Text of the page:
“The player of the inner game comes to value the art of relaxed concentration above all other skills; he discovers a true basis for self-confidence; and he learns that the secret to winning any game lies in not trying too hard. He aims at the kind of spontaneous performance which occurs only when the mind is calm and seems at one with the body; which finds its own surprising ways to surpass its only limits again and again. This process doesn’t have to be learned; we already know it. All that is needed is to unlearn those habits which interfere with it and then to just let it happen” (Gallwey, introduction).

Quiet the Mind

Less thinking, more doing

“For most of us, quieting the mind is a gradual process involving the learning of several inner skills. These inner skills are really the art of forgetting mental habits acquired since we were children.” (Gallwey, page 17).

The example that Gallwey gives is an infant first learning to walk. When infants learn this process, they do not think, “Why do I keep falling? I’ll never learn how to walk”. Of course, most infants aren’t speaking coherently at this time, but you get the point. You eventually learned to walk, through trial and error, with no self-judgment whatsoever. Gallwey asserts that this way of learning is a natural process we were all born with and should not be interfered with (aka Self 2). The only interference is the judgments we cast upon ourselves (Self 1).

Deep Focus

If the mind has nothing to focus on, it will return to the cycle of judgments (good or bad) that it’s used to. To be focused, the mind must be focused. In other words, the mind must be put somewhere since it cannot just let go. It’ll latch onto something, anything. Remember the saying: an idle mind is a devil’s workshop. One area of focus for the mind can be the breath. In previous blogs, the idea of breathwork is discussed, and how focusing on the inhalation and exhalation of each breath can lower levels of anxiety and arousal. In addition, the breath can be an excellent tool for enhancing focus.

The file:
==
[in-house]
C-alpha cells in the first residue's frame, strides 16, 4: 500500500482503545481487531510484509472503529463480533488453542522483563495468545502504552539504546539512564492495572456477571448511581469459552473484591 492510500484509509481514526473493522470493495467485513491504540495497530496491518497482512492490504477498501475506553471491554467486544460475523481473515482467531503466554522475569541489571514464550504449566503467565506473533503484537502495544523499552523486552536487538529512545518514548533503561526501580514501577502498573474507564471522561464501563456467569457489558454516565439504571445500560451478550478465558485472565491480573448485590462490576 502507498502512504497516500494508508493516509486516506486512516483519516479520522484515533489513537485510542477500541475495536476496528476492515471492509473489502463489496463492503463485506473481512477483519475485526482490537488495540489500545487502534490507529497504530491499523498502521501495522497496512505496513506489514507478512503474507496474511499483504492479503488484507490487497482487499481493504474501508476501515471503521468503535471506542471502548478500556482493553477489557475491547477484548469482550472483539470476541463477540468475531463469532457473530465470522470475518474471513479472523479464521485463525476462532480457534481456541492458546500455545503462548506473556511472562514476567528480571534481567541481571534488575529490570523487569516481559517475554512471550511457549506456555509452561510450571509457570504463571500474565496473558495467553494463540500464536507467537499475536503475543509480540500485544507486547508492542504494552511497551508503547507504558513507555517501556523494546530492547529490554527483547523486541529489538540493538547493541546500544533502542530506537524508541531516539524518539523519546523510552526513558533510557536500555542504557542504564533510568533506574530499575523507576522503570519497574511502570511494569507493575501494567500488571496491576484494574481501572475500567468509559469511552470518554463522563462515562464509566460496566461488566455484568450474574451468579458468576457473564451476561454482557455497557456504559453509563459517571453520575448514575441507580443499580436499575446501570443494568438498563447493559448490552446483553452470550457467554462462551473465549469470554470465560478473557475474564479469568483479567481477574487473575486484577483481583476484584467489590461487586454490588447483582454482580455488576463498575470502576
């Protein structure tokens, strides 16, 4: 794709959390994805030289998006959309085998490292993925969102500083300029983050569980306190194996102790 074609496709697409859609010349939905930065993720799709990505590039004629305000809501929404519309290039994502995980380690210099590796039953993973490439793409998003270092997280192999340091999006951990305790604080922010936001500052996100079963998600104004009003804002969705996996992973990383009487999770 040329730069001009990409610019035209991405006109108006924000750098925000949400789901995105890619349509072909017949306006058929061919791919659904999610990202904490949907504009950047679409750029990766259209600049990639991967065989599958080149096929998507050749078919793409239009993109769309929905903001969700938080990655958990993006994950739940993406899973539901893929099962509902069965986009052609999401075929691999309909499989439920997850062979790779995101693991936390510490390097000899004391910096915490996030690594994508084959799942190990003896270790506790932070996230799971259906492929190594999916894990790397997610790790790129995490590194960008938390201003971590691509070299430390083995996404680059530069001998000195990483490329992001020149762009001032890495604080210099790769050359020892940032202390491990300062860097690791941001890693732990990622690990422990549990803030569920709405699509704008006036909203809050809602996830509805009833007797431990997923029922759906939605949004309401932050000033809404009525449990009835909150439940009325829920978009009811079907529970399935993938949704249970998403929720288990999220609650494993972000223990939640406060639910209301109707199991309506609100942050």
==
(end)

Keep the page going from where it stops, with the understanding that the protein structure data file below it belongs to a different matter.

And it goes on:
“What I really wanted, I realized, was to overcome the nervousness that was preventing me from playing my best and enjoying myself. I wanted to overcome the inner obstacle that plagued me for so much of my life. I wanted to win the inner game.” (Gallwey, page 113).

Overall, playing sports and competing should be enjoyable experiences. Even professionally, it should not be marred by self-doubt, criticism, and judgment from yourself and others. The joy you got from the game initially should be channeled even at the highest level. Although inevitably, doubts and negative thinking will happen because it’s almost impossible to stop entirely. And that’s not to say some criticism can be a positive experience; it can be the foundation for growth and maturity. However, when it becomes consistent and hinders your well-being, it becomes an issue that needs to be addressed.

We strongly recommend this book as a tool to help you master your inner game.


-Timothy W. Gallwey- The Inner Game of Tennis: The Classic Guide to the Mental Side of Peak Performance